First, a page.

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November 8, 2012
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News for American Chemistry

Top Story 
  • ACC's Dooley: Obama, Congress have chance to enable economic growth
    Regulatory balance will be key for the U.S. chemical industry during the second term of President Barack Obama, the chemical industry says. "We look forward to working with President Obama and bipartisan leaders in Congress to advance an agenda that will enable strong economic growth, domestic energy security and rational, science-based approaches to regulation," said American Chemistry Council President and CEO Cal Dooley. "With the right approach to economic, energy and environmental policy from the administration and Congress, the chemical industry can serve as an engine that drives growth throughout the country," Dooley added. ICIS News (U.K.) (11/7), Chemical Week (subscription required) (11/7) LinkedInFacebookTwitterEmail this Story
Get Creative: 10 Ways to Think Outside the Box
No matter your business, smart solutions come from out-of-the-box thinking. We all know creativity is king, but are you doing all you can to inspire and encourage creativity in your staff? Read the article and learn 10 ways to inspire creativity at your office.

Policy Watch 
  • TSCA reform among regulatory issues expected in next Obama term
    Legislative action to reform the Toxic Substances Control Act could come as soon as the next congressional session, with a bill expected from Sen. David Vitter of Louisiana and other Republicans. "It's the first time we've seen that level of commitment on the GOP side," said Cal Dooley, American Chemistry Council president and CEO. The chemical industry is also watching for regulatory action on chemical disclosure and shale gas. Bloomberg BNA (subscription required) (11/8) LinkedInFacebookTwitterEmail this Story
  • Other News
Building Workplace Trust 2015
Interaction Associates' 6th annual research study tracking trust on the job, Building Workplace Trust, is out, and more than half of employees surveyed give their organizations low marks for trust and leadership. Yet this year's findings again point to how high trust leads to better outcomes and financial results — and even boosts innovation.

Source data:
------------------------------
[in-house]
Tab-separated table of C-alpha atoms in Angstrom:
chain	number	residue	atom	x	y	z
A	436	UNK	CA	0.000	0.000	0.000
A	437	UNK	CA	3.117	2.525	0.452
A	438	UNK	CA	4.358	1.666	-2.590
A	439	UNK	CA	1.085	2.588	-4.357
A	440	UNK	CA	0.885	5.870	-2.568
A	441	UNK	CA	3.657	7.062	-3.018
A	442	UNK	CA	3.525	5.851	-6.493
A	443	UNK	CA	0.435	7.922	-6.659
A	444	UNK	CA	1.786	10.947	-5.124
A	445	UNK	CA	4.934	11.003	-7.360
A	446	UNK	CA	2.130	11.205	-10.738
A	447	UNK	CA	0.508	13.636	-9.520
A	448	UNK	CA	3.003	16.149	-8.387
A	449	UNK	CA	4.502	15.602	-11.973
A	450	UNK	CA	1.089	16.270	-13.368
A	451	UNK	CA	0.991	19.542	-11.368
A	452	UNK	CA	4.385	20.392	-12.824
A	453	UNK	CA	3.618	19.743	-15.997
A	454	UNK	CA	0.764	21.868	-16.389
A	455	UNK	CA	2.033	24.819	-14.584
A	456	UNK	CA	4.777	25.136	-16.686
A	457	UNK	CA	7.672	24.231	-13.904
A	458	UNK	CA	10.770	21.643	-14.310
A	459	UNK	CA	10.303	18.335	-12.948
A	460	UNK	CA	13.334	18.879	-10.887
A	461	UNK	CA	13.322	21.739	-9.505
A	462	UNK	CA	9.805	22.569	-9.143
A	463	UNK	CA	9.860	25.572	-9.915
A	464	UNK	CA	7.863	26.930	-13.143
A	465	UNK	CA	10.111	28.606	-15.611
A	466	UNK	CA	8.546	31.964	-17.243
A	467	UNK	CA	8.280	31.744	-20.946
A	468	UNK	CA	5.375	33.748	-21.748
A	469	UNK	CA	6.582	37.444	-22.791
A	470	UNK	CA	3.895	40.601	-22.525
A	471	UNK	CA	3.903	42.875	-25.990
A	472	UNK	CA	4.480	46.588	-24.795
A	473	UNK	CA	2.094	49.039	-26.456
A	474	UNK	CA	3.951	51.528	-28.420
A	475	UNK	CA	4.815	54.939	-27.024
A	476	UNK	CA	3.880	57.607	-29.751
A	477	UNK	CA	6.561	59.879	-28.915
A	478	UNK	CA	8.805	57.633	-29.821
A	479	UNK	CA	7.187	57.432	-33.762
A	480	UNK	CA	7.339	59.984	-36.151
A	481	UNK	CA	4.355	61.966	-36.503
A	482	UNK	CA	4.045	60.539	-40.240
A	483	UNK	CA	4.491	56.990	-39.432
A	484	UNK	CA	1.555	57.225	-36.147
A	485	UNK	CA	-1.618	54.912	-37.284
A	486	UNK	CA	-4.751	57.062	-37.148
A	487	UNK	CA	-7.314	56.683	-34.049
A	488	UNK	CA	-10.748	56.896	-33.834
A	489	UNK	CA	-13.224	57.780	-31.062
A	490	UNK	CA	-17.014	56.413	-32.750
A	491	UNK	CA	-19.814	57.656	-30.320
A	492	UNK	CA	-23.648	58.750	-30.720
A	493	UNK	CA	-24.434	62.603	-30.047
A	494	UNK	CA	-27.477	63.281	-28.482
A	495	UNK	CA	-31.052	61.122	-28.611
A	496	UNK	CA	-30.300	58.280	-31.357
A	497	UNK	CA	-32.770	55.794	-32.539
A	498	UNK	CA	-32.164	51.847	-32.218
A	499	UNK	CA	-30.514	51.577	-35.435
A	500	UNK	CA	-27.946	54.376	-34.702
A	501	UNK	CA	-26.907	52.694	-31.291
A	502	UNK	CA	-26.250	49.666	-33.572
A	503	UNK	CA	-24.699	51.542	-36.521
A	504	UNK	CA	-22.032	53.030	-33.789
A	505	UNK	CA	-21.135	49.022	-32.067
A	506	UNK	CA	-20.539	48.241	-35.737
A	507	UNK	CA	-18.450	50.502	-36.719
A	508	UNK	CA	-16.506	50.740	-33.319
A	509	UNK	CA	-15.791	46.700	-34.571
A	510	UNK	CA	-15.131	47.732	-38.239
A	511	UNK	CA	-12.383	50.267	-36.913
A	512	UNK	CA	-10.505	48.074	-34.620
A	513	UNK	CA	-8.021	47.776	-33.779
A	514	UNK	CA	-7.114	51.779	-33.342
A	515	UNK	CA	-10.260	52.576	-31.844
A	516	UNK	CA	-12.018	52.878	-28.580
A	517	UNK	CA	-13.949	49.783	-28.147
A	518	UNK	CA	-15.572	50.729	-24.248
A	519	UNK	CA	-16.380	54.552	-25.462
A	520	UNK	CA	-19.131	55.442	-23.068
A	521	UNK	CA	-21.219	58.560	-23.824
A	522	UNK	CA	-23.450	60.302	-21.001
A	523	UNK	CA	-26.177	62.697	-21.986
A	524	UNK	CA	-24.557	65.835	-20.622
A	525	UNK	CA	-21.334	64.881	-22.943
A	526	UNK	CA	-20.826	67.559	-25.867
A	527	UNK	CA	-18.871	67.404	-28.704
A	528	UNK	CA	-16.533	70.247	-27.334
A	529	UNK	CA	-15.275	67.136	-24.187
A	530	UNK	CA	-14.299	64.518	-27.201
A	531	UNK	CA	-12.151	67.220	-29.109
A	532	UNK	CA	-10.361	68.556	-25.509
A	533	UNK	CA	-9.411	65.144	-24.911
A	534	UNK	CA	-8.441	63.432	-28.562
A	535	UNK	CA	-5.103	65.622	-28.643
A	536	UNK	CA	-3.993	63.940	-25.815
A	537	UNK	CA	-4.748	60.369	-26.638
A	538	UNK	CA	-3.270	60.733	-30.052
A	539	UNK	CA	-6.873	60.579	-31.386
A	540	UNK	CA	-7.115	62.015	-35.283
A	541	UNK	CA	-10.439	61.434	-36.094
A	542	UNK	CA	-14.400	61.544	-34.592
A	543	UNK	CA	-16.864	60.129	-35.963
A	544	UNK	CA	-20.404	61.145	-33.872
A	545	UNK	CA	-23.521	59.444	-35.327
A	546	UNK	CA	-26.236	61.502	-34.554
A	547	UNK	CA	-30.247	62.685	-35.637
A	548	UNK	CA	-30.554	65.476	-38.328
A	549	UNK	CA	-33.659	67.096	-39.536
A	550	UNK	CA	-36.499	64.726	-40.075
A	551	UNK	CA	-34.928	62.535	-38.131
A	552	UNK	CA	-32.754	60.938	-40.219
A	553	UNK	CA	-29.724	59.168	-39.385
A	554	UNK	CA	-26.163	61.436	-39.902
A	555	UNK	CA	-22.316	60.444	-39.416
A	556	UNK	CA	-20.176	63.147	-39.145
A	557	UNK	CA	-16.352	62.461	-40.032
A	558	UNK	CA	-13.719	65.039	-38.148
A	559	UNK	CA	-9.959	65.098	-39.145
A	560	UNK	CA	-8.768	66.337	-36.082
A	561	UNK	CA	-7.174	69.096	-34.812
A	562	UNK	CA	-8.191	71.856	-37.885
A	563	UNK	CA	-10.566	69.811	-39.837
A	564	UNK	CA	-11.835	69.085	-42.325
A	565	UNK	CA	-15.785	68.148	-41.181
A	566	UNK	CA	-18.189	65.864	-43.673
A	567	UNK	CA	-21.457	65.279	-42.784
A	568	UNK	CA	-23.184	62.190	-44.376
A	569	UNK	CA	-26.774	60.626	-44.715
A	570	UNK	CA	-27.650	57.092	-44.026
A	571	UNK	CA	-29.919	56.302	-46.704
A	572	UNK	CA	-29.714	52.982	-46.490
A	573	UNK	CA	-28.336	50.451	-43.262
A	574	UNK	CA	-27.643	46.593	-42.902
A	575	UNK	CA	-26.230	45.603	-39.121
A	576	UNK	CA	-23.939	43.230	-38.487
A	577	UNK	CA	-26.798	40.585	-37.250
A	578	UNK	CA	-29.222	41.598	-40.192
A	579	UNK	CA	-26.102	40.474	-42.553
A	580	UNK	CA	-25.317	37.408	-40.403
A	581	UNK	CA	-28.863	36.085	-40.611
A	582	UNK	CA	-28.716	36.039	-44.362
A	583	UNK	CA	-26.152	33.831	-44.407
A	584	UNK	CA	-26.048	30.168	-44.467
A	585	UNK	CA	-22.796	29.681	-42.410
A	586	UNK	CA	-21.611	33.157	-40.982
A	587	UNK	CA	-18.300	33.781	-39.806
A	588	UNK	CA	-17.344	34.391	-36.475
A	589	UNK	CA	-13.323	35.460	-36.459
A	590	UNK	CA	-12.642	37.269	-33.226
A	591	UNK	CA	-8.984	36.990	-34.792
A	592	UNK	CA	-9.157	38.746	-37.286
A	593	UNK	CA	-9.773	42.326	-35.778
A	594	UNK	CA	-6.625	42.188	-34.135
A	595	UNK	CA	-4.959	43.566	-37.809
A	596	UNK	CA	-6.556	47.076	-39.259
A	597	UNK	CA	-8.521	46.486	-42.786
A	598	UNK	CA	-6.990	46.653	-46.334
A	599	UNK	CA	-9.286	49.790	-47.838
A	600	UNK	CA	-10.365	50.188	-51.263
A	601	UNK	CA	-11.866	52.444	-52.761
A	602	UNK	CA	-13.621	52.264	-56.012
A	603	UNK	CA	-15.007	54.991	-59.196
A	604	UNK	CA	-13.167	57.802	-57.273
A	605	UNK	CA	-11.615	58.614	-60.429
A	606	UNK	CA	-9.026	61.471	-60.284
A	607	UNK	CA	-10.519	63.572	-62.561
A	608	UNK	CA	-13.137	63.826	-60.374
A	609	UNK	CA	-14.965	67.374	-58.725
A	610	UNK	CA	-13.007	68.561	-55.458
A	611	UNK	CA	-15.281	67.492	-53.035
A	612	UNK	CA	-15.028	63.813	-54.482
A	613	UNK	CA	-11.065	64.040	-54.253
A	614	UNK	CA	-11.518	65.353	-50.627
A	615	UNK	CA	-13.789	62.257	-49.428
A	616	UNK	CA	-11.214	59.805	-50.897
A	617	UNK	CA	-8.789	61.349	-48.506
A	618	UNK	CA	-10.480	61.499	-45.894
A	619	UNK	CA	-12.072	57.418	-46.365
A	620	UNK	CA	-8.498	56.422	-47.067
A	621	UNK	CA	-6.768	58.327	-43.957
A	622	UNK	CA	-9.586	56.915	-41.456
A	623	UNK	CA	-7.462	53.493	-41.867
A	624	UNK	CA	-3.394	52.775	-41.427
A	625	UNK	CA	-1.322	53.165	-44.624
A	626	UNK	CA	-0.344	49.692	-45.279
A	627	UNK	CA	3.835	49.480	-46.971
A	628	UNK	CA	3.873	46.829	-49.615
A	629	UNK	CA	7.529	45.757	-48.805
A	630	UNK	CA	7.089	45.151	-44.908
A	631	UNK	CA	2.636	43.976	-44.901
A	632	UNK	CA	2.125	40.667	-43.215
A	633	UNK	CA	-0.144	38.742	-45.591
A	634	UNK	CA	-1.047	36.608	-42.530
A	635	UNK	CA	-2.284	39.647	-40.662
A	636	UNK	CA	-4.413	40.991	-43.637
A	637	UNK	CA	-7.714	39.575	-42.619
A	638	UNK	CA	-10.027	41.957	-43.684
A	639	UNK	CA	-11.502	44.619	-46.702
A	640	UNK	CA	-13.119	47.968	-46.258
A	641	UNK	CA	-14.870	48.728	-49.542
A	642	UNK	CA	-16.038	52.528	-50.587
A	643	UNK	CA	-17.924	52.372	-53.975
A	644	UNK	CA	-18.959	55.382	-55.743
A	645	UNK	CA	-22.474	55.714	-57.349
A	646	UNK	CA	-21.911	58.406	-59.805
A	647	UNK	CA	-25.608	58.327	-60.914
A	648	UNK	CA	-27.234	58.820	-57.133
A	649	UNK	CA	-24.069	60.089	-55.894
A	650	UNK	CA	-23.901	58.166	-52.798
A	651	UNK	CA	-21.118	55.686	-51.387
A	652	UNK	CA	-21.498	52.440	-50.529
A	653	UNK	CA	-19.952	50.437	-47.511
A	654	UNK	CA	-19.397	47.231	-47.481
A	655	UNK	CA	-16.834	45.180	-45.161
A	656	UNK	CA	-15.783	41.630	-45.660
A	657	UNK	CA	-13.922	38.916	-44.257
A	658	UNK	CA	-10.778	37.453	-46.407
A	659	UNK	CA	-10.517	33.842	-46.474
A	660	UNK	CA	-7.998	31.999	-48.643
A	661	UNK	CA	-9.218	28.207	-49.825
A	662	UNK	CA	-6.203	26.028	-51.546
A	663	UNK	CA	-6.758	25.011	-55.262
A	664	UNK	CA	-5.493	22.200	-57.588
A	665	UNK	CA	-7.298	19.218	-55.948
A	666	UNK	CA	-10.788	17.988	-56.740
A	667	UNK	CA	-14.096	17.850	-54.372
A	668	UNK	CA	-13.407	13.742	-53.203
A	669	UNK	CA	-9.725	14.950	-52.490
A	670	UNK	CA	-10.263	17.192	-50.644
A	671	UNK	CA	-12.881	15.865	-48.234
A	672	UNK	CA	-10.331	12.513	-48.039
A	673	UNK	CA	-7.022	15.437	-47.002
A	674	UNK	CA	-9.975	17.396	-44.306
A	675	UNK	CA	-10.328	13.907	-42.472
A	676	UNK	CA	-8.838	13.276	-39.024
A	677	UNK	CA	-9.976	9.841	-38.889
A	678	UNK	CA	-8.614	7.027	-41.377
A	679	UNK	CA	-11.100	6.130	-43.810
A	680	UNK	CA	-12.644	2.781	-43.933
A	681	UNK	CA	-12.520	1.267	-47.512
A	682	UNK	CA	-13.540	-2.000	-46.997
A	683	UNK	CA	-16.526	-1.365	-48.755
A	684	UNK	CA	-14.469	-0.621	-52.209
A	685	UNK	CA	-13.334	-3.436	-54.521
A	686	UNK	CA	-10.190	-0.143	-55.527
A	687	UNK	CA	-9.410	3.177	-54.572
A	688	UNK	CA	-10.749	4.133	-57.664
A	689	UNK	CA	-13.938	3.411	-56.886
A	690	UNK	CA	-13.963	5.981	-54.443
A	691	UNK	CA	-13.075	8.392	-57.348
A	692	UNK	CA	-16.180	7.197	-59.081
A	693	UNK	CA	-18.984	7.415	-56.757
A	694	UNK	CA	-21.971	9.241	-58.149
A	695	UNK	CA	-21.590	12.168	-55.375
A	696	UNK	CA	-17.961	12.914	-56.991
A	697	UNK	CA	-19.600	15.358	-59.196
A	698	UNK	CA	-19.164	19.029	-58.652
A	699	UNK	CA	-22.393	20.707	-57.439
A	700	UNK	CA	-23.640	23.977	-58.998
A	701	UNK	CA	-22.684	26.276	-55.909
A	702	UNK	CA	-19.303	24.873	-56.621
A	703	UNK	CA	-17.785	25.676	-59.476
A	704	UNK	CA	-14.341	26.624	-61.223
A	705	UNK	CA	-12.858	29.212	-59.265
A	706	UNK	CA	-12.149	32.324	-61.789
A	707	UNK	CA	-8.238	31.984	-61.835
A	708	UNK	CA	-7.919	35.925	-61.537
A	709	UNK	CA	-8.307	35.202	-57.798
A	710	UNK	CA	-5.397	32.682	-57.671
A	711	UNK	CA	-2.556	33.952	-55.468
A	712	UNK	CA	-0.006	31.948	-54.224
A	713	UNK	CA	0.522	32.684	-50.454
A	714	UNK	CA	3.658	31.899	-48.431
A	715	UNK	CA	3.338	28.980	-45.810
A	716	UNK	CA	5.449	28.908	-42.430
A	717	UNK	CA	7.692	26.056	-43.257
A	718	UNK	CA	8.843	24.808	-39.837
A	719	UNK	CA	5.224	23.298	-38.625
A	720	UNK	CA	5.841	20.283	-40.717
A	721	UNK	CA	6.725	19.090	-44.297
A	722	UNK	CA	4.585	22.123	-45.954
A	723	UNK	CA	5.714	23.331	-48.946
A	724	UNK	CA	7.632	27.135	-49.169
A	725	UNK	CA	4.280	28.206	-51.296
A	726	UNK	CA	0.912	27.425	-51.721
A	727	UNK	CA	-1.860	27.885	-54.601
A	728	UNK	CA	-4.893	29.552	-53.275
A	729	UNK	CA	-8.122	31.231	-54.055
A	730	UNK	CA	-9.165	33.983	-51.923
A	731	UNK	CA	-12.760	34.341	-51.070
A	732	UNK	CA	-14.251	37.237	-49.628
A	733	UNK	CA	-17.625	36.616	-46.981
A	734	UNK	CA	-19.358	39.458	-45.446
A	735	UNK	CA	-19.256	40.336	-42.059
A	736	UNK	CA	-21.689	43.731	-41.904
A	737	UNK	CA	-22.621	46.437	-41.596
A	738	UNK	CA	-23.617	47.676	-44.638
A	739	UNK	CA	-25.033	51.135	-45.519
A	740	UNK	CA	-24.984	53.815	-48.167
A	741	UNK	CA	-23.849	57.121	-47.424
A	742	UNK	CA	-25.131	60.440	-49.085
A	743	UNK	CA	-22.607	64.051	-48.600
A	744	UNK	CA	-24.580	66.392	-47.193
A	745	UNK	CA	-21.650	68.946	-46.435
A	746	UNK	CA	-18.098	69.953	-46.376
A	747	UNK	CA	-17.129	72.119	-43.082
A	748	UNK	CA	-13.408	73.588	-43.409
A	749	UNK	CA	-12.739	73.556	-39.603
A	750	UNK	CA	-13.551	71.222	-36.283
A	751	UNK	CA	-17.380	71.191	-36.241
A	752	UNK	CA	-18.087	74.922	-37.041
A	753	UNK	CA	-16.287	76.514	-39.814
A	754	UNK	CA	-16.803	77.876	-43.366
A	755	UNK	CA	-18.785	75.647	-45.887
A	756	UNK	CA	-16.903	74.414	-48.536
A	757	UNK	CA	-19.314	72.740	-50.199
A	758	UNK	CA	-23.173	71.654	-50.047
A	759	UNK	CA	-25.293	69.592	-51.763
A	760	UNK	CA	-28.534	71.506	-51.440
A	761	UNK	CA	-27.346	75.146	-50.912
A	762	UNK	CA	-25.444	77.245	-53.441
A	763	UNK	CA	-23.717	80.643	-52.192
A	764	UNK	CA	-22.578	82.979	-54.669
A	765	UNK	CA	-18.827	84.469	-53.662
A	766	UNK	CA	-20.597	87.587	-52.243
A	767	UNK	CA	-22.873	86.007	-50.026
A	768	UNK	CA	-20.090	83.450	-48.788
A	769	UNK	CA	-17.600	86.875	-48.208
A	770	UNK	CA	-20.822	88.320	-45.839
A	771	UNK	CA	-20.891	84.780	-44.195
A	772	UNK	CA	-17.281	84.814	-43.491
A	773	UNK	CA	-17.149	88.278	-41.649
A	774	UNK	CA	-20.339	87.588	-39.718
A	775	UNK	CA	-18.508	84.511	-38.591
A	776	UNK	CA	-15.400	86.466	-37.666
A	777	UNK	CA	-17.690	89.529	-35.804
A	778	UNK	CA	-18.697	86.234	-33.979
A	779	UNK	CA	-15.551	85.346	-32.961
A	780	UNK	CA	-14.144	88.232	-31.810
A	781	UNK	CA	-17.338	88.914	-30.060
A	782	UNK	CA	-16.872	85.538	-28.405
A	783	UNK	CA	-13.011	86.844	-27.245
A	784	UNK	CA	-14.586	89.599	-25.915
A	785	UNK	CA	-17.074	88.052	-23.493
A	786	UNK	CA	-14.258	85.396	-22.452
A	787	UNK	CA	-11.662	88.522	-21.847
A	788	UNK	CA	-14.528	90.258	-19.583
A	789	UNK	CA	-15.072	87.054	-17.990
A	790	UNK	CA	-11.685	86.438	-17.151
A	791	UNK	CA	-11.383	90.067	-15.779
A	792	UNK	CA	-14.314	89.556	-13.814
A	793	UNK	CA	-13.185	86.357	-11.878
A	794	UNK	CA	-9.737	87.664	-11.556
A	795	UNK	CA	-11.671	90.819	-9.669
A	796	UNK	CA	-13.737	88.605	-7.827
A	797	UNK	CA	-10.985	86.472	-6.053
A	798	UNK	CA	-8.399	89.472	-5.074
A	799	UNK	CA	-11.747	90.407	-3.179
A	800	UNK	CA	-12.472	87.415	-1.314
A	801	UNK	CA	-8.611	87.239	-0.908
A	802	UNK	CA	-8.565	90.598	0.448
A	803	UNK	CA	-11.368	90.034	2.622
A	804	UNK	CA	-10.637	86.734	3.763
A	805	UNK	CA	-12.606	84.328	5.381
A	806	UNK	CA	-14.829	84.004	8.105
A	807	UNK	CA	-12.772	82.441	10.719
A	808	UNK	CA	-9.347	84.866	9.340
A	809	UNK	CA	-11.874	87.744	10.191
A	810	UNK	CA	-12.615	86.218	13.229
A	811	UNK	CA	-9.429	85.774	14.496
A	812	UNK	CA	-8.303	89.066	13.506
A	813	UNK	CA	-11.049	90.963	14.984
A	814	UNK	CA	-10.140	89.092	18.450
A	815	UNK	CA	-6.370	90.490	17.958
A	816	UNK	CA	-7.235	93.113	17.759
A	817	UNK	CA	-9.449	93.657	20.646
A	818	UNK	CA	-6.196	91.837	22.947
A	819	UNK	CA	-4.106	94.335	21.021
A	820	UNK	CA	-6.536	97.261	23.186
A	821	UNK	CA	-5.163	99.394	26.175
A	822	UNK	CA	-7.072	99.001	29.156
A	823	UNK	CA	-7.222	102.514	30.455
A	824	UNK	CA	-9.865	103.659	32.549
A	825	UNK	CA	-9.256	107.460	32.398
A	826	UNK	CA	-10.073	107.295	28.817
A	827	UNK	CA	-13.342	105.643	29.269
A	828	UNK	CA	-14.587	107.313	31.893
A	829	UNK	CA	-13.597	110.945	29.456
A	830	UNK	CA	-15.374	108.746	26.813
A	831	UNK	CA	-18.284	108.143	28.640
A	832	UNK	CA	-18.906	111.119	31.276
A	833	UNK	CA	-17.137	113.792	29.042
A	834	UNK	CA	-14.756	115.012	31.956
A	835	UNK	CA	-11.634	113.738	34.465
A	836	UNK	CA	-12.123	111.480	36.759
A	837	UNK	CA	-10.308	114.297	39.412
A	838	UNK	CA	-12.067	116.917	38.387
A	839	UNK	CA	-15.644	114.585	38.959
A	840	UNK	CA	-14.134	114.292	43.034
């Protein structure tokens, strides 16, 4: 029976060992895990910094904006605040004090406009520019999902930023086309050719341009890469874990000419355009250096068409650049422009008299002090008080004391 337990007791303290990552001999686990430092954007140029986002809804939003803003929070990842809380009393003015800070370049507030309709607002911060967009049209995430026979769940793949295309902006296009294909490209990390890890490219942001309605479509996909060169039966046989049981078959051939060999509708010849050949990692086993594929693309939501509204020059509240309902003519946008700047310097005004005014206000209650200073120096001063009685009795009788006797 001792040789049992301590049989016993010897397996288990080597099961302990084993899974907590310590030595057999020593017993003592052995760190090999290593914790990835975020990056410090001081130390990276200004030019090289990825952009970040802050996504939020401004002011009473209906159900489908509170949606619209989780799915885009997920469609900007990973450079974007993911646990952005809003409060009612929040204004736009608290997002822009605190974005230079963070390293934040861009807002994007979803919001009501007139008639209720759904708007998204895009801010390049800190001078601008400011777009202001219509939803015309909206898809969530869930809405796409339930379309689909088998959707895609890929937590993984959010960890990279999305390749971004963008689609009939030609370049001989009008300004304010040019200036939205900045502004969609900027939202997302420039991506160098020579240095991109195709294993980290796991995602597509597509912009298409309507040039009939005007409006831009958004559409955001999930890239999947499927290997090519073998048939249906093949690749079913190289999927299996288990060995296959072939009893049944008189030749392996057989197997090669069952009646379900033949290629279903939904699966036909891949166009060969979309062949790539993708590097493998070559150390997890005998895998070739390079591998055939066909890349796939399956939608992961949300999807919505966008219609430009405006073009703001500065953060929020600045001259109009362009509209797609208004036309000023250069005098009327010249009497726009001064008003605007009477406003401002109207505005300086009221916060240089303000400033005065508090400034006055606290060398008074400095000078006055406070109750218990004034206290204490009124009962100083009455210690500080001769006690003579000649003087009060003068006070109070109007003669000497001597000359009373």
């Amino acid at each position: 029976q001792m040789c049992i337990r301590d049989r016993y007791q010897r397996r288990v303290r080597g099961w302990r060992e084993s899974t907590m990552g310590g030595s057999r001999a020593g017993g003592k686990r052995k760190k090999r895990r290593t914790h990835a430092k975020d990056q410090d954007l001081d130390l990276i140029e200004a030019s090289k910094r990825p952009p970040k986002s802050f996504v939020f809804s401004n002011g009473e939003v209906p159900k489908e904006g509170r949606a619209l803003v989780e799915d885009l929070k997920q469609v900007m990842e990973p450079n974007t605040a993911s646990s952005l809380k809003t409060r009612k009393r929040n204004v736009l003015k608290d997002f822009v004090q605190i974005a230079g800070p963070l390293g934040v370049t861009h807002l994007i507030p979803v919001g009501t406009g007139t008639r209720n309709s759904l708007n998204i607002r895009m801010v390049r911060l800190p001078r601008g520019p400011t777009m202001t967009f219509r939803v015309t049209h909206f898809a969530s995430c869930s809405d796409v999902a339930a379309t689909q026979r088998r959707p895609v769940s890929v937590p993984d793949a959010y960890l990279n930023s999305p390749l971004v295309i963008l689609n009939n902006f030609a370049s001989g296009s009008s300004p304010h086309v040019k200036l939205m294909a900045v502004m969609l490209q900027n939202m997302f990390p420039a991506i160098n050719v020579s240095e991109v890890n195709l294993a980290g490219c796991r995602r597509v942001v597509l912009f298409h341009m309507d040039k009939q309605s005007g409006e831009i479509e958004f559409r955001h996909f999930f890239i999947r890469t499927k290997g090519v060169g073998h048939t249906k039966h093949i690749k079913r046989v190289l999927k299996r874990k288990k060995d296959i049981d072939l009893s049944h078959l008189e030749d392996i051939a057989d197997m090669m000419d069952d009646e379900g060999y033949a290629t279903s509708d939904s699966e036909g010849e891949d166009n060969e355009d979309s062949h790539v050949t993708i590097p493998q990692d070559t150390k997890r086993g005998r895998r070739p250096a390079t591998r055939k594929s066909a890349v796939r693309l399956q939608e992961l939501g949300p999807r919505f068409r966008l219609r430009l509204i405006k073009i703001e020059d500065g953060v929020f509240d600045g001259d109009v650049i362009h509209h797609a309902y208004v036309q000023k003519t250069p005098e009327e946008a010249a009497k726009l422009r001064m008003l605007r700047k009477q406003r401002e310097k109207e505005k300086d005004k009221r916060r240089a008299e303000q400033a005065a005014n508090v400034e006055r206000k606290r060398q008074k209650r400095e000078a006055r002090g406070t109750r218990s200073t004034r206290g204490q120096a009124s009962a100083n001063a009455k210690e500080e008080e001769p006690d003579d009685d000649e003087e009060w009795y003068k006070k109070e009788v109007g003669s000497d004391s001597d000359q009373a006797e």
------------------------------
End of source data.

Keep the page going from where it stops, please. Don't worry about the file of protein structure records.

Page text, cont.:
Research & Innovation 
  • Could you one day drink a soda and eat the bottle?
    A Harvard University professor has come up with a way to package liquid foodstuffs such as soda, juice and yogurt in edible, washable shells. The shells, which resemble grape skins, are formed by fusing flavored components such as seeds or chocolate with products derived from shrimp shells. It's hoped the innovation will one day provide an edible, healthful alternative to cans and bottles. FastCoDesign (11/6) LinkedInFacebookTwitterEmail this Story
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Leadership & Management 
  • Communication, care the keys to loyal workers
    Employees will be loyal to your business if you communicate clearly with them, treat them kindly and strive to connect with them, writes human resources expert Erin Palmer. "[T]he more input your employees have in aspects of your business, the more invested they will become in the ultimate success of the company," she writes. B2C Marketing Insider (11/1) LinkedInFacebookTwitterEmail this Story
  • Why "pure" democracy is a lousy way to run a company
    There's nothing wrong with injecting a little democracy into your company's management structure, but don't take things too far, warns Steve Tobak. In the modern business climate, there's just no way to run a big firm on a one-person-one-vote basis. "Global markets are competitive, and the qualities, capabilities and information needed to make smart decisions are not equally distributed among the people," Tobak writes. CBS MoneyWatch (11/6) LinkedInFacebookTwitterEmail this Story
ACC News 
  • American Chemistry Council releases September 2012 U.S. Chemical Production Regional Index
    According to the American Chemistry Council, the U.S. Chemical Production Regional Index was flat in September, following no growth in August. Chemical production declined in all regions except the Gulf Coast and Ohio Valley regions, which posted gains. Read more about the September U.S. CPRI. LinkedInFacebookTwitterEmail this Story
  • Lightweighting through chemistry products revolutionizes vehicle efficiency
    Americans are becoming increasingly conscious of efficiency in the cars we drive, and one of the most effective ways to improve vehicle efficiency is through "lightweighting" -- reducing the weight of a car so that it can run farther on less fuel. From the front bumper to the rear taillights, virtually every component of a lightweight vehicle can be traced backed to chemistry. Altogether, chemistry products are revolutionizing the auto industry, helping the U.S. save enough energy to power 135 million cars annually.

    Read more from ACC on how chemistry is enabling lightweight vehicles. LinkedInFacebookTwitterEmail this Story
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Leave other people's mistakes where they lie."
--Marcus Aurelius,
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